Hugh Rose of Kilravock, the tenth Laird was known as the Black Baron, however he was in fact an extremely accomplished man.[2] Mary, Queen of Scots stayed at Kilravock Castle and afterwards wrote to him as her trusted friend.[2] The queen's son, James VI of Scotland visited Kilravock and it is said that he treated the baron like a father.[2]

17th century and Civil War

The Rose family had supported the Scottish Reformation. However, they later opposed the religious politics of Charles I of England and signed the National Covenant.[2] The thirteenth Baron of Kilravock led the Clan Rose against James Graham, 1st Marquis of Montrose at the Battle of Auldearn in 1645.[2] Later, however, after the king had been handed over to Parliament by the Scottish army, Rose led a regiment of dragoons as part of the Duke of Hamilton's regiment, which planned to rescue the king.[2]

18th century and Jacobite Uprisings

Ancient headstone dedicated to the Rose family

When the Jacobite rising of 1715 broke out the Roses declared for the British government.[2] Aurthur Rose was killed leading a detachment of the Clan Rose in seizing Inverness back from the Jacobites of Clan Mackenzie.[2][5] See: Siege of Inverness (1715).

During the Jacobite rising of 1745 the Baron of Kilravock entertained the Jacobite leader Charles Edward Stuart at Kilravock Castle.[2] At the same time Prince William, Duke of Cumberland occupied the Rose's town house in Nairn.[2] After the Jacobite rising of 1745, the chief's daughter, Anne Rose married Sir Harry Munro, 7th Baronet who was the chief of the Clan Munro.[6]

Castle

In 1460 the present Kilravock Castle was built on the banks of the River Nairn. The 25th generation of Rose to live at the castle, Anna Elizabeth Guillemard Rose, signed the estate over to a Christian group in 1984[7] who now run the castle as a conference centre.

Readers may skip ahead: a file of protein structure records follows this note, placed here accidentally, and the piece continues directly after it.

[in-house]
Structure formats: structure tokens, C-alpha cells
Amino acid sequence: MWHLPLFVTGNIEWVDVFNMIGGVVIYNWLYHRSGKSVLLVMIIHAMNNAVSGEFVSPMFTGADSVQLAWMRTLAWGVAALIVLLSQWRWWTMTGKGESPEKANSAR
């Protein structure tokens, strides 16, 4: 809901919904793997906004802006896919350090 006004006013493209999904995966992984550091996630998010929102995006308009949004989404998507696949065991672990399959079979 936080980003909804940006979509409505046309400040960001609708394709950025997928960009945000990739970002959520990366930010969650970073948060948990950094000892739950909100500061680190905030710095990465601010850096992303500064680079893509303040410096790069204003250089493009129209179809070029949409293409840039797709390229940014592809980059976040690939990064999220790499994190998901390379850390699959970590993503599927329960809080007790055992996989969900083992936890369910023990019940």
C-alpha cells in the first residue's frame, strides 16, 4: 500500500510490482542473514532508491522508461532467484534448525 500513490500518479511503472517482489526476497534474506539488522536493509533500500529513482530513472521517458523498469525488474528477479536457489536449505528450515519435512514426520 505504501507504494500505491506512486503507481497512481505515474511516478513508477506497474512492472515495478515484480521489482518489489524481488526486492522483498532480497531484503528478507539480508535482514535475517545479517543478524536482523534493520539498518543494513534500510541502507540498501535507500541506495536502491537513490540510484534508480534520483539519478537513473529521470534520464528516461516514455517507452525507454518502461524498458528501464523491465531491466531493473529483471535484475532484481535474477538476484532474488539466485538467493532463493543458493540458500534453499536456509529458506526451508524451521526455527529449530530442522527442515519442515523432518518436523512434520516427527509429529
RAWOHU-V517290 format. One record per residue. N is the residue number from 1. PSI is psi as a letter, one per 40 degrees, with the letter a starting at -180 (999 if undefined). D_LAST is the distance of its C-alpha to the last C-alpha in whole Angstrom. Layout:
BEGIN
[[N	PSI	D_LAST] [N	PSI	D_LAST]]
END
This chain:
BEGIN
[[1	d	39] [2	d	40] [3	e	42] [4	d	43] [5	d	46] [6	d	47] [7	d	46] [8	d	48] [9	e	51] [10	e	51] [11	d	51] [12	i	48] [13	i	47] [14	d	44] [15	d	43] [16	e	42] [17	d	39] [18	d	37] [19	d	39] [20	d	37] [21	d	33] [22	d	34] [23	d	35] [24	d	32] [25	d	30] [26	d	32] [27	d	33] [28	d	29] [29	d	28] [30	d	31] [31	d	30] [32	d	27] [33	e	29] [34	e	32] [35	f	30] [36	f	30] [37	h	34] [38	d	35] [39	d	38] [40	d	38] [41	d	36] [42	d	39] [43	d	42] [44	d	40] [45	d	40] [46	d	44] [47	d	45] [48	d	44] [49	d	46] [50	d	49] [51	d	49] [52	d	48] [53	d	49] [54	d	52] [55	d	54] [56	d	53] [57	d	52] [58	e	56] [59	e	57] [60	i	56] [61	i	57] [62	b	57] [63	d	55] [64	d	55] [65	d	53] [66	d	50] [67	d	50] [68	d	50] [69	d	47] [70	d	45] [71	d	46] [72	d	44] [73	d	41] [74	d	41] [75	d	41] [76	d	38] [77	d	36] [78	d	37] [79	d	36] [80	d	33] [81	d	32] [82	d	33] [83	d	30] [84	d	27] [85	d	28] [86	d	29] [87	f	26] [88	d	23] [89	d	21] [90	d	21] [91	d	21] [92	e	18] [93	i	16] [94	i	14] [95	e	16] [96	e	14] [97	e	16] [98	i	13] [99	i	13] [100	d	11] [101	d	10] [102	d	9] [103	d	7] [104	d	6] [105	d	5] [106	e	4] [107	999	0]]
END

Clan chief

In June 2013, The Lord Lyon recognised David Rose [8] as the Chief of Clan Rose and the 26th Baron of Kilravock. David was preceded by his maternal aunt, Anna Elizabeth Guillemard Rose, 25th of Kilravock who died in Nairn on 9 December 2012, aged 88 years. David Rose is the first Chief of Clan Rose and Baron Kilravock not to reside at Kilravock since 1460.

See also

References

  1. ^ Clan Rose Profile scotclans.com. Retrieved 15 November 2014.
  2. ^ a b c d e f g h i j k l m n o p q r s t u v w x y z aa ab ac ad ae af Way, George and Squire, Romily. Collins Scottish Clan & Family Encyclopedia. (Foreword by The Rt Hon. The Earl of Elgin KT, Convenor, The Standing Council of Scottish Chiefs). Published in 1994. Pages 306 - 307.
  3. ^ http://midgleywebpages.com/battleroll.html
  4. ^ http://magnacarta800th.com/schools/biographies/the-25-barons-of-magna-carta/robert-de-ros/
  5. ^ Mackenzie, Alexander. History of the Frasers of Lovat, with genealogies of the principal families of the name: to which is added those of Dunballoch and Phopachy. Pages 337 - 341.
  6. ^ Mackenzie, Alexander (1898). History of the Munros of Fowlis with genealogies of the principal families of the name: to which are added those of Lexington and New England. Inverness: A. & W. Mackenzie.
  7. ^ http://kilravock.com/history/
  8. ^ http://www.clanrose.org/news/2013/news2013seaside.html

External links and sources

  • Clan Rose Society of America
  • Clan Rose of Canada
  • Clan Rose@ElectricScotland
  • Clan Rose at ScotClans.com